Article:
Verheijen is a post-doc in History in the University of Amsterdam. He holds a PhD in Napoleonic history from Radboud Universiteit Nijmegen. His works focusing on the age of revolutions, political theory in the 19th century, colonial citizenship and Indonesian history and culture. He lived and worked in South East Asia including Myanmar and Indonesia for three years and affiliated with Hasanuddin University in Makassar, Sulawesi.
Examples of work
Nothing was added yet.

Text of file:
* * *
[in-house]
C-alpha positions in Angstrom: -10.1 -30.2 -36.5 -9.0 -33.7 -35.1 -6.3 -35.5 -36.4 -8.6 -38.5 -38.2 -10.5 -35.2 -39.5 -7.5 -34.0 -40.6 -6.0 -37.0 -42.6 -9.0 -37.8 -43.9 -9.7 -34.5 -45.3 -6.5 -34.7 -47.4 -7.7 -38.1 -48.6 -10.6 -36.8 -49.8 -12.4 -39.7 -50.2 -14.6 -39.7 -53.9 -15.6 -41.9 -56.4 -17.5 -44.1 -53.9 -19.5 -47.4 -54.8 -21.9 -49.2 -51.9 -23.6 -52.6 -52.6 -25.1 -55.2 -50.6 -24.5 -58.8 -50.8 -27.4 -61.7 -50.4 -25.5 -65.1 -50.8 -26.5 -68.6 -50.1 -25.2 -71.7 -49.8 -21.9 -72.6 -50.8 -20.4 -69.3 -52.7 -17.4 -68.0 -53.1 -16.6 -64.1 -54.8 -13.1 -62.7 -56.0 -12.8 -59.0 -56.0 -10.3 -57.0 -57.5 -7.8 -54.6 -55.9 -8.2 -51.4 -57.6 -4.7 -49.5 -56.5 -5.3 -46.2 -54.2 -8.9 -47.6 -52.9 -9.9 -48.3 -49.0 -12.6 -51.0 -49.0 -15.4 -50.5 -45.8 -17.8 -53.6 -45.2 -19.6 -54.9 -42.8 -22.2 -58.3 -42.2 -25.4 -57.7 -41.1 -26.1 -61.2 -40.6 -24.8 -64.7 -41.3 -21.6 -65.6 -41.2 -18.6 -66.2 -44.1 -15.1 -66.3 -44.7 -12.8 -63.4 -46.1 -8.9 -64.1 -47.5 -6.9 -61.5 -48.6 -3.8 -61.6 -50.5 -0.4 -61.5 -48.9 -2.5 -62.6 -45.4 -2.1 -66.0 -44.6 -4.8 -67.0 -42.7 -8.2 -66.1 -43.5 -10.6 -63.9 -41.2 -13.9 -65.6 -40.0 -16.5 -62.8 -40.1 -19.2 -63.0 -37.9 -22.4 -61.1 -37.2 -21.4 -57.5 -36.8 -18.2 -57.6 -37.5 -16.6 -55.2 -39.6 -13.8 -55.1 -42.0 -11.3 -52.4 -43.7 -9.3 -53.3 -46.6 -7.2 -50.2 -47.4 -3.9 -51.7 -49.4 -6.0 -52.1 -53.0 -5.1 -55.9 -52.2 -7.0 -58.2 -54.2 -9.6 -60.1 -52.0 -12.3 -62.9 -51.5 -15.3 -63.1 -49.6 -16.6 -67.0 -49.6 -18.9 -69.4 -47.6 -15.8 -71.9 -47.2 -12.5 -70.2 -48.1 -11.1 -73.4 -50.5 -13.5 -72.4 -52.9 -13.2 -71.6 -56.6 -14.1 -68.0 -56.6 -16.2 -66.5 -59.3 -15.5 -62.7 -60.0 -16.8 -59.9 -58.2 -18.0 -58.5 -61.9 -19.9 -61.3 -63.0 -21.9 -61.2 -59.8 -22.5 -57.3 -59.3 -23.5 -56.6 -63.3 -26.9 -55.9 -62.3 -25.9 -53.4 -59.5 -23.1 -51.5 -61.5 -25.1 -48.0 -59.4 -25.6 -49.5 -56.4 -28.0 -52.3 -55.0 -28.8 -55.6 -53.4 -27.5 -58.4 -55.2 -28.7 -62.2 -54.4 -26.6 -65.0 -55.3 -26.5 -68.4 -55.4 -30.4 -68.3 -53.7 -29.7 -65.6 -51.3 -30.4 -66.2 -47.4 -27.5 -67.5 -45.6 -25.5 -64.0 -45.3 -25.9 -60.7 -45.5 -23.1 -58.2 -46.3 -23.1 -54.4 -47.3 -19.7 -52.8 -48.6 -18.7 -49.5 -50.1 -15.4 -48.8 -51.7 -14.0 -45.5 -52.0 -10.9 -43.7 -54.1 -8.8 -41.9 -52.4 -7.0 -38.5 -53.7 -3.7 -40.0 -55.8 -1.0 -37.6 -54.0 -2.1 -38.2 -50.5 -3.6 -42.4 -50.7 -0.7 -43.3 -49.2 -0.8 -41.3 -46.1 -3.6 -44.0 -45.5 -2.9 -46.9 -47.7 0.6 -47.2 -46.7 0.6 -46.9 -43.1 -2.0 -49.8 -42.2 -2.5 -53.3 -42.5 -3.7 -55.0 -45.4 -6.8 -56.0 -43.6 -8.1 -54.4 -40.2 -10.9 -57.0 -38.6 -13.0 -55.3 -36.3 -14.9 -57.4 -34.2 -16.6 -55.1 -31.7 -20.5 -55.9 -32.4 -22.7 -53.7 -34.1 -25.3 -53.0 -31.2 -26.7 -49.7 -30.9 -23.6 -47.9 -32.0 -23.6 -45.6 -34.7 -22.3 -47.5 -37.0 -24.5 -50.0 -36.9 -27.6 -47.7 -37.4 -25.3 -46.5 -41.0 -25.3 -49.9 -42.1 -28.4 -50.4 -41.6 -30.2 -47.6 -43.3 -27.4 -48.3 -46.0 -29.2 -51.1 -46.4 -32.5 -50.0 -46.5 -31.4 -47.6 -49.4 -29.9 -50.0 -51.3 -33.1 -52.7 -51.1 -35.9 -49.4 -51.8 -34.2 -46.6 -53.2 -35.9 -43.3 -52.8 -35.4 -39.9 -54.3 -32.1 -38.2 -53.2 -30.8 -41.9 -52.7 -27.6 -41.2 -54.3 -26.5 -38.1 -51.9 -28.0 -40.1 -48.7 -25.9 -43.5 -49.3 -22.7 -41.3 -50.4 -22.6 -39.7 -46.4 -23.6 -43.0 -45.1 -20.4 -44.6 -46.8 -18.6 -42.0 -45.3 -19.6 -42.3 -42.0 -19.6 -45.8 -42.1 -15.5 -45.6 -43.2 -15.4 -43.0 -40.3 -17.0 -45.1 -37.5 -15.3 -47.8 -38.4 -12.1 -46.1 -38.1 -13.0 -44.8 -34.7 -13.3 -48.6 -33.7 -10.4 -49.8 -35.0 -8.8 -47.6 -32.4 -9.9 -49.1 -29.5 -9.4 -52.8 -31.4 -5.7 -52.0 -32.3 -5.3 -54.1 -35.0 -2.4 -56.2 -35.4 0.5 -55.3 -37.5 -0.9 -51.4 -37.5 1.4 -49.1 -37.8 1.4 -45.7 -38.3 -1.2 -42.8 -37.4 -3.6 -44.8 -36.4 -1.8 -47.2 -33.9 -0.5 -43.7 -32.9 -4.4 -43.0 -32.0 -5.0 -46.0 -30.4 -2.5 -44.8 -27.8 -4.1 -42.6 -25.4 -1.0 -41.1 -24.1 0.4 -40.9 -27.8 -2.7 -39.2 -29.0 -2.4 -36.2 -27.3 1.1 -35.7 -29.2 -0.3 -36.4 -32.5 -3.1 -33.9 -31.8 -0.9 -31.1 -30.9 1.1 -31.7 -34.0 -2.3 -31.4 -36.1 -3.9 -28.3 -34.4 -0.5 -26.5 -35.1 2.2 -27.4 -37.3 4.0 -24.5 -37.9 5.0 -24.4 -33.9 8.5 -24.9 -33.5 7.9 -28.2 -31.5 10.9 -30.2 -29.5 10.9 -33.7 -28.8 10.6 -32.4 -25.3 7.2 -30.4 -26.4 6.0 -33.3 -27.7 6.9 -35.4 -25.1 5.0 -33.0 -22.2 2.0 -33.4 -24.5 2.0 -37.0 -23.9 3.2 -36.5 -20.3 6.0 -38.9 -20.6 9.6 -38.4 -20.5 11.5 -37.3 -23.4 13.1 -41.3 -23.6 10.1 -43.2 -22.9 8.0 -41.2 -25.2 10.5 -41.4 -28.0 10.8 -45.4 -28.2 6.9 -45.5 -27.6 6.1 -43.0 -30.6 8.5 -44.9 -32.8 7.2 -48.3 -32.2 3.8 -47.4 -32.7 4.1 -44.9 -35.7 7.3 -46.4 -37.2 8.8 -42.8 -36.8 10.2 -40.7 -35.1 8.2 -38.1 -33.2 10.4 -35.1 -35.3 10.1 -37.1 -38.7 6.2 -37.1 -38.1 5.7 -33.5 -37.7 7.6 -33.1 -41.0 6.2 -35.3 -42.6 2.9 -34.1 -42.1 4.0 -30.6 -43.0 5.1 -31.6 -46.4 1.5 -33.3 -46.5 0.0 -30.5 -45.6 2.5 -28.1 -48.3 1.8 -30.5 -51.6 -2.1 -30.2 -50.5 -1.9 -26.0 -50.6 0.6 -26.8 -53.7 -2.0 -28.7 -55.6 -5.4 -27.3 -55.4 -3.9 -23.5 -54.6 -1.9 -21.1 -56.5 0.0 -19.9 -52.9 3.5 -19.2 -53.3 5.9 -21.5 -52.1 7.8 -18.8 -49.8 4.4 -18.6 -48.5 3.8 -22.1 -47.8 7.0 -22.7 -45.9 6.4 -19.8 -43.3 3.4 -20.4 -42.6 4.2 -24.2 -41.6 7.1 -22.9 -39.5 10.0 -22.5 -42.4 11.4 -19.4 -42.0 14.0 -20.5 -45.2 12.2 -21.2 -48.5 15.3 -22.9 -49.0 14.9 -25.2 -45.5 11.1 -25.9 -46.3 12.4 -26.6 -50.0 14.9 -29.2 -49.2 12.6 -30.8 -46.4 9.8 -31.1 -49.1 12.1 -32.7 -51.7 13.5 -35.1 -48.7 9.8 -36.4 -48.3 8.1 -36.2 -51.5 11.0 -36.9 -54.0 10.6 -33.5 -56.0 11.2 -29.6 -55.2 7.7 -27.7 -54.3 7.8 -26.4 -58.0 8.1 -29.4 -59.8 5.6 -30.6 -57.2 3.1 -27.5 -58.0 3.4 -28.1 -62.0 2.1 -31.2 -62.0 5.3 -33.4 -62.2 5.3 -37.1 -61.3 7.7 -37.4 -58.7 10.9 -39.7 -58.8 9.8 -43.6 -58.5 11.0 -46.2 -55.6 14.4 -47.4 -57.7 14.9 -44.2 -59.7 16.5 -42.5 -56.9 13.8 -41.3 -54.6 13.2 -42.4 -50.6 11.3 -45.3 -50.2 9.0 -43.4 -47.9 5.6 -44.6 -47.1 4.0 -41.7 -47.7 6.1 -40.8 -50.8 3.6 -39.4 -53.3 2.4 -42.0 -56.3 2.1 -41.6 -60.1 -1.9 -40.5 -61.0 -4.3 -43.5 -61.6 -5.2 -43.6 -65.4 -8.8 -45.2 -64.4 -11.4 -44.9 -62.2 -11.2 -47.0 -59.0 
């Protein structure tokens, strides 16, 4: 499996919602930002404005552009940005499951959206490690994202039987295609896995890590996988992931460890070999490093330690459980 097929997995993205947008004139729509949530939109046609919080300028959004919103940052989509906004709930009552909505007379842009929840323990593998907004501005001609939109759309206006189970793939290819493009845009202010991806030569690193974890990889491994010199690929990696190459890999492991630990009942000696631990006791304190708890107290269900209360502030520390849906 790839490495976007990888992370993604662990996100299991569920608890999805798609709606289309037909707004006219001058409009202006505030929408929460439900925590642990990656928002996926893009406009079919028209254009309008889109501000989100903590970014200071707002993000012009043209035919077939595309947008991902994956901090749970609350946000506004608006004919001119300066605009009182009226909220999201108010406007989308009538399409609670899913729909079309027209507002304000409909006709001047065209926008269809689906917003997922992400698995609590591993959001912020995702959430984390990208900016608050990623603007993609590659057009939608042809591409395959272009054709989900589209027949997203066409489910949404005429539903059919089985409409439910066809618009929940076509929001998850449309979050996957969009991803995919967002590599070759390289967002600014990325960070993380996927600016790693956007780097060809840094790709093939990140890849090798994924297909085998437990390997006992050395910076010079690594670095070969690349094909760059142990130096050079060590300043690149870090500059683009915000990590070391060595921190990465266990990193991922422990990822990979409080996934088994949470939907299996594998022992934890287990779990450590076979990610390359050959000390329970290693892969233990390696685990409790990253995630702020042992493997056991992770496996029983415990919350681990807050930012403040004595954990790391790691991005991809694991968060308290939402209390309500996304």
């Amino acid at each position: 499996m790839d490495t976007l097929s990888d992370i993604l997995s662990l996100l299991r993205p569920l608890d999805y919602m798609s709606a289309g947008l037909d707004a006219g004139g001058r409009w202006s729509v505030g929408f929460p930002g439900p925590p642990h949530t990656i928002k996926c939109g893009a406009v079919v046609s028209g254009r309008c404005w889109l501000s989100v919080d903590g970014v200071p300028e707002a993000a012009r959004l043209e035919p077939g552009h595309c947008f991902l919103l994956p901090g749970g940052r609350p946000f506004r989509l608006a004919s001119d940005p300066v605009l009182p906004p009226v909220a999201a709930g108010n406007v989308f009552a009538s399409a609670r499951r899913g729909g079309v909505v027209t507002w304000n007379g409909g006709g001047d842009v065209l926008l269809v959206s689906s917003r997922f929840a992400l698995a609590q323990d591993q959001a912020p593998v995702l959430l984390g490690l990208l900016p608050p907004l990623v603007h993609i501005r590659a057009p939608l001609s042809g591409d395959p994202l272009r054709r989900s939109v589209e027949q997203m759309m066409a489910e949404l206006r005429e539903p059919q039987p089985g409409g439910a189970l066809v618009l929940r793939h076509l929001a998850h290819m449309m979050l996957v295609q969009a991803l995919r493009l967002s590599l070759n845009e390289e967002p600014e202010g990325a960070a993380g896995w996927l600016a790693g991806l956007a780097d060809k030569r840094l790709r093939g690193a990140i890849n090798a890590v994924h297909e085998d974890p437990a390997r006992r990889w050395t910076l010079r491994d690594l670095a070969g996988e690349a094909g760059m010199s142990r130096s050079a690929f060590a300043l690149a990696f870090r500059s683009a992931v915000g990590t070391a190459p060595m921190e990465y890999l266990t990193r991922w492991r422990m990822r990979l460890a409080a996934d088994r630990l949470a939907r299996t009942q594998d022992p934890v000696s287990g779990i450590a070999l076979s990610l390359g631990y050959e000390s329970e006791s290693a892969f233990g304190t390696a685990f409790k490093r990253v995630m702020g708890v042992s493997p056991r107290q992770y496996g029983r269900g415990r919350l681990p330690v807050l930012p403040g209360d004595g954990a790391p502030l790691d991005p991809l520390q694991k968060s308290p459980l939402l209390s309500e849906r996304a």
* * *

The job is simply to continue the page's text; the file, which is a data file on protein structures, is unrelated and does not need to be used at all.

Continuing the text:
The island of Bali has been inextricably bound up with the tourism industry. This article examines the dynamic Balinese cultural identity and its ever-changing relationship with tourism in the age of globalism through the analysis of a case study: the construction of the Garuda Wisnu Kencana Cultural Park (between 1993–2018), containing an enormous statue of the Hindu God Wisnu mounting the magical bird Garuda. The park and statue can be seen as a new cultural landmark for the Indonesian nation and for the Balinese tourism industry. However, the case study of the park also shows how Bali has changed its role within the Indonesian archipelago since the fall of the Suharto regime in 1998 while dealing with new challenges of global tourism. Representations of a Balinese cultural identity have evolved from national, top-down level constructions of ‘cultural tourism’ into a global tourist destination through hosting international events at the park.